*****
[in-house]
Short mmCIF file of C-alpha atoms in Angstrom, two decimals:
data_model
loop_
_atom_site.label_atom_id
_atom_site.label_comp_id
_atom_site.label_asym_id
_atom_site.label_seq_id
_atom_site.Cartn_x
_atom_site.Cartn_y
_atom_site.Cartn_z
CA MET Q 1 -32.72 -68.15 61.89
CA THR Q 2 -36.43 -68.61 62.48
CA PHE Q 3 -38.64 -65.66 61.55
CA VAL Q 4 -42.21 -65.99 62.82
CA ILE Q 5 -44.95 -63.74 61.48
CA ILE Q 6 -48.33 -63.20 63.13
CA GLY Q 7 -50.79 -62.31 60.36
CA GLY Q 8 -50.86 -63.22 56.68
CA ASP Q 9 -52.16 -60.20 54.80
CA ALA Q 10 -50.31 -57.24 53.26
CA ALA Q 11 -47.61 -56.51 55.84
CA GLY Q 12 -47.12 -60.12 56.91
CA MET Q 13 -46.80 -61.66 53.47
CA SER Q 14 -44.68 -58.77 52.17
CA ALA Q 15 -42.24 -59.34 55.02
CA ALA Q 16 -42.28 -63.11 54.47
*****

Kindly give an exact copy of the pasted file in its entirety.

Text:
[in-house]
Short mmCIF file of C-alpha atoms in Angstrom, two decimals:
data_model
loop_
_atom_site.label_atom_id
_atom_site.label_comp_id
_atom_site.label_asym_id
_atom_site.label_seq_id
_atom_site.Cartn_x
_atom_site.Cartn_y
_atom_site.Cartn_z
CA MET Q 1 -32.72 -68.15 61.89
CA THR Q 2 -36.43 -68.61 62.48
CA PHE Q 3 -38.64 -65.66 61.55
CA VAL Q 4 -42.21 -65.99 62.82
CA ILE Q 5 -44.95 -63.74 61.48
CA ILE Q 6 -48.33 -63.20 63.13
CA GLY Q 7 -50.79 -62.31 60.36
CA GLY Q 8 -50.86 -63.22 56.68
CA ASP Q 9 -52.16 -60.20 54.80
CA ALA Q 10 -50.31 -57.24 53.26
CA ALA Q 11 -47.61 -56.51 55.84
CA GLY Q 12 -47.12 -60.12 56.91
CA MET Q 13 -46.80 -61.66 53.47
CA SER Q 14 -44.68 -58.77 52.17
CA ALA Q 15 -42.24 -59.34 55.02
CA ALA Q 16 -42.28 -63.11 54.47